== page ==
Here is the schedule for release of my two back basting applique episodes:

Barb Eikmeier presents: Front basting applique Nov. 21

Barb Eikmeier presents: Reverse applique with back basting Nov. 28.

Free for one week so mark your calendars and tune in to internet TV. See you there! (Check out Donna’s episodes too!)

10/8/14
010

Twice In A Red Moon

Did you see it? Did you see the second of two Red Moons in 2014?

On the way home from the library last night I noticed the moon, big, golden, and full – it was October’s Hunter Moon. Always spectacular, it was made even better by the promise of a complete lunar eclipse expected just before daybreak. I checked the Farmer’s Almanac for the exact time of the eclipse and set the alarm.

In the wee hours of the morning I crawled out of bed, shuffled to the front porch and sure enough, there, high in the western sky a lunar eclipse was occurring. I stood in my driveway, in my pajamas, and gazed until clouds rising on the horizon obscured my view.

I watched the Red Moon in April, (see related story by clicking here ). I can tell you two things – the air was much warmer on this early October morning than it was last April and the moon was definitely redder. Was it blood red? No. But it rivaled the autumn color of the my elm tree and that’s red enough for me!

I should do something to commemorate the two red moons I witnessed in 2014. I think I’ll make a quilt. To be more exact, I think I’ll finish one that I’ve already started.
Here is a sampling of blocks in progress.010

As you can see I have collected enough solid red fabrics for this project!015I think I’ll call this quilt “It’s a Red Moon Night.”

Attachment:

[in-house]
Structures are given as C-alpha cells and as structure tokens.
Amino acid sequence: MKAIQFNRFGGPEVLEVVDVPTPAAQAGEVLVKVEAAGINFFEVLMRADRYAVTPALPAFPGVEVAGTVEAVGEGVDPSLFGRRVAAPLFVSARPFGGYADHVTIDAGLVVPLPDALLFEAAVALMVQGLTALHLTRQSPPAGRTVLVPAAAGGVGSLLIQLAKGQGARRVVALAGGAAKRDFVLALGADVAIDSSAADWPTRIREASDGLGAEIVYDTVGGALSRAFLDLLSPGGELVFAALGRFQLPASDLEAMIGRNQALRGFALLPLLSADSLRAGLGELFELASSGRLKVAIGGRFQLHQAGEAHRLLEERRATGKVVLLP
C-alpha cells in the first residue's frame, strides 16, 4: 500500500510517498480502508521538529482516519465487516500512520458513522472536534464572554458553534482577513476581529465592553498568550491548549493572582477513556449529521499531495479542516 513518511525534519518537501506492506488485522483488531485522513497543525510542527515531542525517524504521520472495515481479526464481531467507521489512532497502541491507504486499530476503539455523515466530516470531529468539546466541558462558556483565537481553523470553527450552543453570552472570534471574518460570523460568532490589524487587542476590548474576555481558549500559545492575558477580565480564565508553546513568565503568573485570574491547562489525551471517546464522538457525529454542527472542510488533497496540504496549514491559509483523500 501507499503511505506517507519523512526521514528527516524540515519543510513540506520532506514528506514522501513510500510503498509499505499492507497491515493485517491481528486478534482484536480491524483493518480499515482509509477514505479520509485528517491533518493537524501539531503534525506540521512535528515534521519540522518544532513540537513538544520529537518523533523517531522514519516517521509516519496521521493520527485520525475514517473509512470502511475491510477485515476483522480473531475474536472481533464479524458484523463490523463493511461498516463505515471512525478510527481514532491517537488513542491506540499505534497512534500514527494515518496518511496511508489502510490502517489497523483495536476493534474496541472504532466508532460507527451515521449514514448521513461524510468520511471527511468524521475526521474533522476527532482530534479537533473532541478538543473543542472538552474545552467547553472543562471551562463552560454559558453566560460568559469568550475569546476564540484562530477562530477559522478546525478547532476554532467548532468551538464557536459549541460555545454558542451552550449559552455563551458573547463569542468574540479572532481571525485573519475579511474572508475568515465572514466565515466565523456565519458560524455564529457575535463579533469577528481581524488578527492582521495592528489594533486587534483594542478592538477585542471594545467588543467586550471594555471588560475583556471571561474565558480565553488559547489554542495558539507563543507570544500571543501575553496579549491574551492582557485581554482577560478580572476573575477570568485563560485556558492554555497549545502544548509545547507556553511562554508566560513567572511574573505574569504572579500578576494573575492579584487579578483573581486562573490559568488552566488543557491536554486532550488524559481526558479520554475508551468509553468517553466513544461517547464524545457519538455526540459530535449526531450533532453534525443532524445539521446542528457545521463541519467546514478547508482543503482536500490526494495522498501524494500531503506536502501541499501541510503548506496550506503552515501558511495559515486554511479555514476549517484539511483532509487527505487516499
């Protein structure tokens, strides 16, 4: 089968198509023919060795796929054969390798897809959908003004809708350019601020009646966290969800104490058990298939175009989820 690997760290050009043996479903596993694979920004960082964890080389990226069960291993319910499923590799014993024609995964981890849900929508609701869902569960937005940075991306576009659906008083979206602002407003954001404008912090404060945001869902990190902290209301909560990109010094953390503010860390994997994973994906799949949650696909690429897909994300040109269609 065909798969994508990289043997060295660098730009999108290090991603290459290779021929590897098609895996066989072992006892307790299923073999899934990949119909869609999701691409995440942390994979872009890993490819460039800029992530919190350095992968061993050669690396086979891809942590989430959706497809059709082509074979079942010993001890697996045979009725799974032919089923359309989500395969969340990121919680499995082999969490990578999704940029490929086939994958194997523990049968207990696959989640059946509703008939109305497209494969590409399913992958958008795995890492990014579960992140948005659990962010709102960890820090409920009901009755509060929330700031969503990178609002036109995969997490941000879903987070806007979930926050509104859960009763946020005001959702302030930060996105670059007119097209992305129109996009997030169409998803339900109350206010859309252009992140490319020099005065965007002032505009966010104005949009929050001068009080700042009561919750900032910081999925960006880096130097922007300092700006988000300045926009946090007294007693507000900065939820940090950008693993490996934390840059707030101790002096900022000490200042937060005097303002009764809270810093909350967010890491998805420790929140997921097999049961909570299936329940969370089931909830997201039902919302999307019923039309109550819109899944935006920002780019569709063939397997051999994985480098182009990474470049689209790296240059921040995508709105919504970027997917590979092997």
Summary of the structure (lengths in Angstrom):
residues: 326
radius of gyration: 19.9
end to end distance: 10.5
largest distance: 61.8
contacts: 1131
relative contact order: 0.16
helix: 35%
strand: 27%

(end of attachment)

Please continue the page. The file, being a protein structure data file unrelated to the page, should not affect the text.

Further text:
10/1/14
With matching thread quilt four of the diamonds with continuous curves. I am leaving the other four un-quilted.

Easy Math – A Star a Day Update

At the beginning of each month I pause to assess progress on my Star A Day project – and some months I actually get around to reporting my status to you, my faithful blog readers. Today is Oct 1st and the report is good:  Here are ten completed cuties, patched together, ready for the lower right-hand corner of my quilt.10 on Oct 1 Oct has 31 days – the last section needs 41 stars – 10 are completed (see above)- that means I only need 31 more stars. Hey! That’s just a star a day! Not only is it easy math, it also adds up to good news: I am on schedule. And so we enter the 12th and final month of my year of tiny stars.

09/22/14

Out of the Quicksand- Star A Day Update

It is Sept 22. At this moment I am officially caught up on my Star A Day project. As one friend described it, it is like climbing out of quicksand – a new day arrives with the challenge to make a star. If you miss one day, it’s like loose gravel. If you miss two days, it’s more like mud. Before you know it you might be a week behind and in quicksand. I wasn’t exactly testing the theory, but if you fall 41 blocks behind (sheepish grin) you can crawl out of the quicksand in exactly 21 days. That’s one a day plus two in arrears. And here is what your quilt will look like when you have eight of the nine sections completed:Section 8 finished

Let’s jump over to Patchwork Times and see what others have on their design walls today. Click here to go to Design Wall Monday.

09/17/14

Now Playing

I just found out that the video that Donna Lynn Thomas and I recorded at Quilter’s Newsletter Magazine is now airing. Click here to see  Four Decades of Quilting Episode 2, 1990-Present. Free for one week, then available for purchase ($2.99/month or $24/year, for all access to all videos).